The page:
Endodontic treatment of calcified pulp systems is challenging. Pulp canal calcification (PCC) is reported to occur after various luxation injuries at rates of 15 – 40 % (1, 2). Chronic irritation (e.g. caries), cervical pulpotomy, or restorative therapies are known to promote the apposition of hard tissues within the root canal (3-5). It may also occur after orthodontic treatment (6) or in elderly patients with a high rate of physiological apposition of dentin (7). Specifically, dentin dysplasia (DD), a kind of dentin malformation, also causes accelerated dentinal apposition (8, 9).
DD, a rare disturbance of dentin formation (incidence: 1:100,000), is an autosomal dominant hereditary disease caused by a coding malfunction of the dentin sialophosphoprotein gene. The disorder is characterized by apparently normal enamel but atypical dentin formation and abnormal pulp morphology (10). Two types of DD are distinguished based on clinical, radiological and histological findings: type I (“radicular”) and type II (“coronal”), hereinafter referred to as DD-1 and DD-2 (11). In both DD-1 and DD-2, the crowns of primary and permanent teeth mostly have a clinically and morphologically normal appearance and colour (in DD-2, however, the primary teeth are bluish amber-coloured). The affected teeth may exhibit abnormal mobility, premature exfoliation and, particularly in the case of DD-1, undeveloped or absent roots (12).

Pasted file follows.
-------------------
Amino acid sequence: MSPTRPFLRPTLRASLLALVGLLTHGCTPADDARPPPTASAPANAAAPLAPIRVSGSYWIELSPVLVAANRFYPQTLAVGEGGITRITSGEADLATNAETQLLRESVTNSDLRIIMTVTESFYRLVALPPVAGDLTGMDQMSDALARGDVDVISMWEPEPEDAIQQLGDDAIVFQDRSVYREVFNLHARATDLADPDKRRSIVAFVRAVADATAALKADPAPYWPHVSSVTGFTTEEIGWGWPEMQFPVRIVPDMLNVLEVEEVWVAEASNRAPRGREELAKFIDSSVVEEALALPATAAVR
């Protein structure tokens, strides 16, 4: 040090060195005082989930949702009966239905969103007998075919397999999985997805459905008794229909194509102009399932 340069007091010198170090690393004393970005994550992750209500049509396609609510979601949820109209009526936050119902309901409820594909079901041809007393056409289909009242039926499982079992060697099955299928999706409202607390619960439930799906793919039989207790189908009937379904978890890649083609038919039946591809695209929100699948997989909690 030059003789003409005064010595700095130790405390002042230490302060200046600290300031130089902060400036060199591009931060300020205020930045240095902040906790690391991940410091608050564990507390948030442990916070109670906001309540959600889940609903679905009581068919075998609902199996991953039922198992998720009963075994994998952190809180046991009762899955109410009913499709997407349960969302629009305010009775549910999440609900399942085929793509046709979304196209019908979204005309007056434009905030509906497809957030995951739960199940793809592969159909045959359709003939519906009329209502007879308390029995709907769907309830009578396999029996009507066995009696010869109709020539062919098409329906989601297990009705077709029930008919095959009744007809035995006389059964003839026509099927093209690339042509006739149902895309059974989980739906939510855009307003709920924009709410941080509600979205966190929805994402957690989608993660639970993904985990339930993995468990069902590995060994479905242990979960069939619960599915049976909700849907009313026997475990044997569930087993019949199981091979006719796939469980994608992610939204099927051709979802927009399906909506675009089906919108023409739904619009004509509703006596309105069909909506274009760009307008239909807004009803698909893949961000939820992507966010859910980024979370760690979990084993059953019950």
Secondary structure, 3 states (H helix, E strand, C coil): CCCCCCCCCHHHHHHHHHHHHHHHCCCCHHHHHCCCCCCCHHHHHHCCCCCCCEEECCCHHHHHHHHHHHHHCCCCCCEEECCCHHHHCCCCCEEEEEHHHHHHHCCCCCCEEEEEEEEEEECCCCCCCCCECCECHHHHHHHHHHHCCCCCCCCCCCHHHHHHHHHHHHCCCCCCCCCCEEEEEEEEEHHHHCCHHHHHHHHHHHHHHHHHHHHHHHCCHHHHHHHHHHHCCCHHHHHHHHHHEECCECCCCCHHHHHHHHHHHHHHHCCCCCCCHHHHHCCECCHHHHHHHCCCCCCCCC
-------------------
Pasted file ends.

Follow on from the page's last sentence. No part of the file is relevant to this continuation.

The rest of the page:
Radiographically, the pulp spaces may be narrowed and thus reduced in size or completely calcified. In DD-2, teeth in both dentitions often have thin roots but normal root lengths. Common radiologic signs include early pulp obliteration and thistle-tube shaped pulp chambers with multiple pulp stones in the absence of periapical radiolucencies (13). Besides aberrant dentin deposition in the pulp chamber in both types (DD-1 and DD-2), most typically in DD-1 there is an increased incidence of periapical radiolucencies due to the infection of the root canal system (9, 13, 14). To date, it is presumed that these teeth are highly susceptible to bacterial invasion due to various factors, including the presence of atypical dentin formation within a highly irregular pulp chamber, the lack of dentinal fluid, which induces enamel brittleness and, occasionally, micro cracks as a potential pathway for microorganisms, and aberrant dentin formation, which might affect the formation and structure of the enamel as well (15). Alterations to the enamel, including micro cracks and increased dentin permeability in the case of DD-1, may facilitate bacterial invasion and lead to pulp necrosis and apical periodontitis. Such a crack was detected in a three-dimensional (3D) micro-computed tomographic study of a molar of a DD-1 patient, but the ability of this technology to detect fine cracks seems to be limited (15).